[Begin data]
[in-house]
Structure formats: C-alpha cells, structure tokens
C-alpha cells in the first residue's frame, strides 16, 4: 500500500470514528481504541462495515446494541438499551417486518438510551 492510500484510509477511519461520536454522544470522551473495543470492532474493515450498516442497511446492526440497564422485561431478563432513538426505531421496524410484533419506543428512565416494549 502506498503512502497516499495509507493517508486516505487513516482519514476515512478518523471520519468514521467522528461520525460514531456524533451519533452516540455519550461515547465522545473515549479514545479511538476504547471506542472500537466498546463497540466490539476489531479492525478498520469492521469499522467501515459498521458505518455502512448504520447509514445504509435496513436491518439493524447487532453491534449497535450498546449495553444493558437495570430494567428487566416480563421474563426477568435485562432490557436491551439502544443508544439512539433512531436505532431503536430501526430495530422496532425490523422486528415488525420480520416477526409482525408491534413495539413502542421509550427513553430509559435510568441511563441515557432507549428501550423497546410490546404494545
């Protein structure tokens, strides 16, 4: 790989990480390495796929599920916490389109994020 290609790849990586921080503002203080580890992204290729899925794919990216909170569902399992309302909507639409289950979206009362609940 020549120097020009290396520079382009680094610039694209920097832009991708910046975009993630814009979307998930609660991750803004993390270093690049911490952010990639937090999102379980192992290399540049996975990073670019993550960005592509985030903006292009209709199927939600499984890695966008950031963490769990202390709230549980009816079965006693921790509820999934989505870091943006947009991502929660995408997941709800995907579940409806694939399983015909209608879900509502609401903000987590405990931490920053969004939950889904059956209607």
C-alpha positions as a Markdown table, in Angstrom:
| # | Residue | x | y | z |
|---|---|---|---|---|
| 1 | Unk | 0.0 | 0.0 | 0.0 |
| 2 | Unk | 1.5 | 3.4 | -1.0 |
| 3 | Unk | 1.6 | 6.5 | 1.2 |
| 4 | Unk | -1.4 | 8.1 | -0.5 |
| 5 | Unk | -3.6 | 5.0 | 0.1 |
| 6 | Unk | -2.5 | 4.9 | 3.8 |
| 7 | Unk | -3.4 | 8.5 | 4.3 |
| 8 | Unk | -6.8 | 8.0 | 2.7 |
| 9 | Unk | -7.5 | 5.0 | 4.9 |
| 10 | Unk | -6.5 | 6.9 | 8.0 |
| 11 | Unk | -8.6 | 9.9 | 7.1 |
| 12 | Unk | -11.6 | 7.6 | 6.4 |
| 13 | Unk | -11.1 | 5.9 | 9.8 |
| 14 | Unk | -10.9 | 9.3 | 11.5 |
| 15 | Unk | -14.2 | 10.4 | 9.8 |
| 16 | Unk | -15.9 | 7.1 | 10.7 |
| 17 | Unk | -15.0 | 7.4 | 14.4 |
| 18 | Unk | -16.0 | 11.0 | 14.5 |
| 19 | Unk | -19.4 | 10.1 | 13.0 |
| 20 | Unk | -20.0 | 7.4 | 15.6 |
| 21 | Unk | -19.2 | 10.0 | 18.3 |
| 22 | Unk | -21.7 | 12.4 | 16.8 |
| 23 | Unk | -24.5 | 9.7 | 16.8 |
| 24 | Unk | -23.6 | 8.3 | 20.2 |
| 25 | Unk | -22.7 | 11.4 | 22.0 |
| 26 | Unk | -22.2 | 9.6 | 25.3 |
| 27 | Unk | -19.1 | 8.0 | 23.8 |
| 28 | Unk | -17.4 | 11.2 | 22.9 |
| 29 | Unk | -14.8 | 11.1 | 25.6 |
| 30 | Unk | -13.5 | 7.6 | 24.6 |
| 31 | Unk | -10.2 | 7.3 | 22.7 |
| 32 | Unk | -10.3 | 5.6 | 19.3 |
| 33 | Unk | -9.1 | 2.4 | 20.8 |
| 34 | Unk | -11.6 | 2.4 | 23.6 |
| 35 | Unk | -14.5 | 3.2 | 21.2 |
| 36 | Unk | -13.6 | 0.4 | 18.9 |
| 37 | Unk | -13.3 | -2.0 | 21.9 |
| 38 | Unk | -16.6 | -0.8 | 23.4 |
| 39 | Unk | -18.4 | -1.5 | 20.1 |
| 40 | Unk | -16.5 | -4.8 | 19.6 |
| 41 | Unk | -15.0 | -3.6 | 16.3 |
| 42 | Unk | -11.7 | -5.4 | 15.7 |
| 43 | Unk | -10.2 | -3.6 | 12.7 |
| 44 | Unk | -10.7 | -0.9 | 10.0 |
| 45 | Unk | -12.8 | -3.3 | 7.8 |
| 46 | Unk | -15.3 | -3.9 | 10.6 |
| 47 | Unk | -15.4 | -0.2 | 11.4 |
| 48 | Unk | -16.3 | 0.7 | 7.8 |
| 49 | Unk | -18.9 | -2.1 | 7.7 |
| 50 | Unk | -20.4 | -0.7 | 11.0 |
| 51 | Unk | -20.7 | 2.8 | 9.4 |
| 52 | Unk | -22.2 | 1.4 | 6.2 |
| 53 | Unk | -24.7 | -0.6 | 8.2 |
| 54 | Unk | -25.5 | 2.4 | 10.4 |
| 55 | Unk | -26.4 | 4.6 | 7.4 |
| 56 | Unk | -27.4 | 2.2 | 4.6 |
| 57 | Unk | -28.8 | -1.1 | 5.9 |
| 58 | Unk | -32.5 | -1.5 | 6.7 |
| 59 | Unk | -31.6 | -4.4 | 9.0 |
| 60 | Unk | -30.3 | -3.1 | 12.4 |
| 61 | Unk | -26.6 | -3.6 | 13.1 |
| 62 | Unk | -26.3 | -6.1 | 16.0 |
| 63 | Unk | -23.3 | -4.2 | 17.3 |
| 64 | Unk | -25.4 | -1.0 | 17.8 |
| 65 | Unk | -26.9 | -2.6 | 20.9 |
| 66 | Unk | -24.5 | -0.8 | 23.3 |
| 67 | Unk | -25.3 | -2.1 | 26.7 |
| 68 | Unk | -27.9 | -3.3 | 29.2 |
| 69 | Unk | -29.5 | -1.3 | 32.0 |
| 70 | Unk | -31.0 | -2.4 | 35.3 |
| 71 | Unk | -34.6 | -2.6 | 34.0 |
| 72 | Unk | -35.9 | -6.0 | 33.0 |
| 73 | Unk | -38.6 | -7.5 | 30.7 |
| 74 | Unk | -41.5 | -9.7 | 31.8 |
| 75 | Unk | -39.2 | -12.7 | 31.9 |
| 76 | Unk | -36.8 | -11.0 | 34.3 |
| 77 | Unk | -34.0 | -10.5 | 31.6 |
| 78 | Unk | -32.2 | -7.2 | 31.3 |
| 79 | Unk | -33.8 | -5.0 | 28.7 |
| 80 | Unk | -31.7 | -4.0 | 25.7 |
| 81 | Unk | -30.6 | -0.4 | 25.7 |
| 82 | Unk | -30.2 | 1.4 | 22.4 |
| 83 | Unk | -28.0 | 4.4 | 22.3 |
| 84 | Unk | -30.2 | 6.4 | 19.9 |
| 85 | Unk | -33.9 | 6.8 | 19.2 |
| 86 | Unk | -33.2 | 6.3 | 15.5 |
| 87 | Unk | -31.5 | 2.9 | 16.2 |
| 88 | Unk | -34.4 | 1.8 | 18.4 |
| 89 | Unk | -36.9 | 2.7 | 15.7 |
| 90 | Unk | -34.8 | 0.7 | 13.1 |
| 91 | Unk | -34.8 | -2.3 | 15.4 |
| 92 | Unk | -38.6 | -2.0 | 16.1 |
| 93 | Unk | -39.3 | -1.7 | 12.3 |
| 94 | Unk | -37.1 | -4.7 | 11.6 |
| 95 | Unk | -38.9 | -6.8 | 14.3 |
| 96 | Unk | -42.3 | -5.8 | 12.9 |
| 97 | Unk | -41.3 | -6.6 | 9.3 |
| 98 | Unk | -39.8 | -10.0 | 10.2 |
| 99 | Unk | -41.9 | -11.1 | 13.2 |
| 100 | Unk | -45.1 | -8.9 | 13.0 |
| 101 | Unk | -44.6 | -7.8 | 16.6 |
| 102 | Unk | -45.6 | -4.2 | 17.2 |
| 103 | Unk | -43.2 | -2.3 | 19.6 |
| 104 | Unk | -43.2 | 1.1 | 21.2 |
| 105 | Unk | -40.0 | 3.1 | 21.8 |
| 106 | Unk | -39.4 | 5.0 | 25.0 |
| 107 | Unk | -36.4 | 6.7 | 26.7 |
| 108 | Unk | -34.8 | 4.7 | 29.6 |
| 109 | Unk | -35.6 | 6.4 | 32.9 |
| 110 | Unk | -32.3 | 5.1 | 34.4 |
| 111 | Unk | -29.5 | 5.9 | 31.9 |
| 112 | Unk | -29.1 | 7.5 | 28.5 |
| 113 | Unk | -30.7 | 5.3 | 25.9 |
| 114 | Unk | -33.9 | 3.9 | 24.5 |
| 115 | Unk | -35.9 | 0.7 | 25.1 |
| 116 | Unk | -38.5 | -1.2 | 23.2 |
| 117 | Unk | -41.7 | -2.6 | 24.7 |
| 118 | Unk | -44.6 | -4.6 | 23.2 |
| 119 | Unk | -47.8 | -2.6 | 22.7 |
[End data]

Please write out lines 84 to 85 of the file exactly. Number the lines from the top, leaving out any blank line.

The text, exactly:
| 77 | Unk | -34.0 | -10.5 | 31.6 |
| 78 | Unk | -32.2 | -7.2 | 31.3 |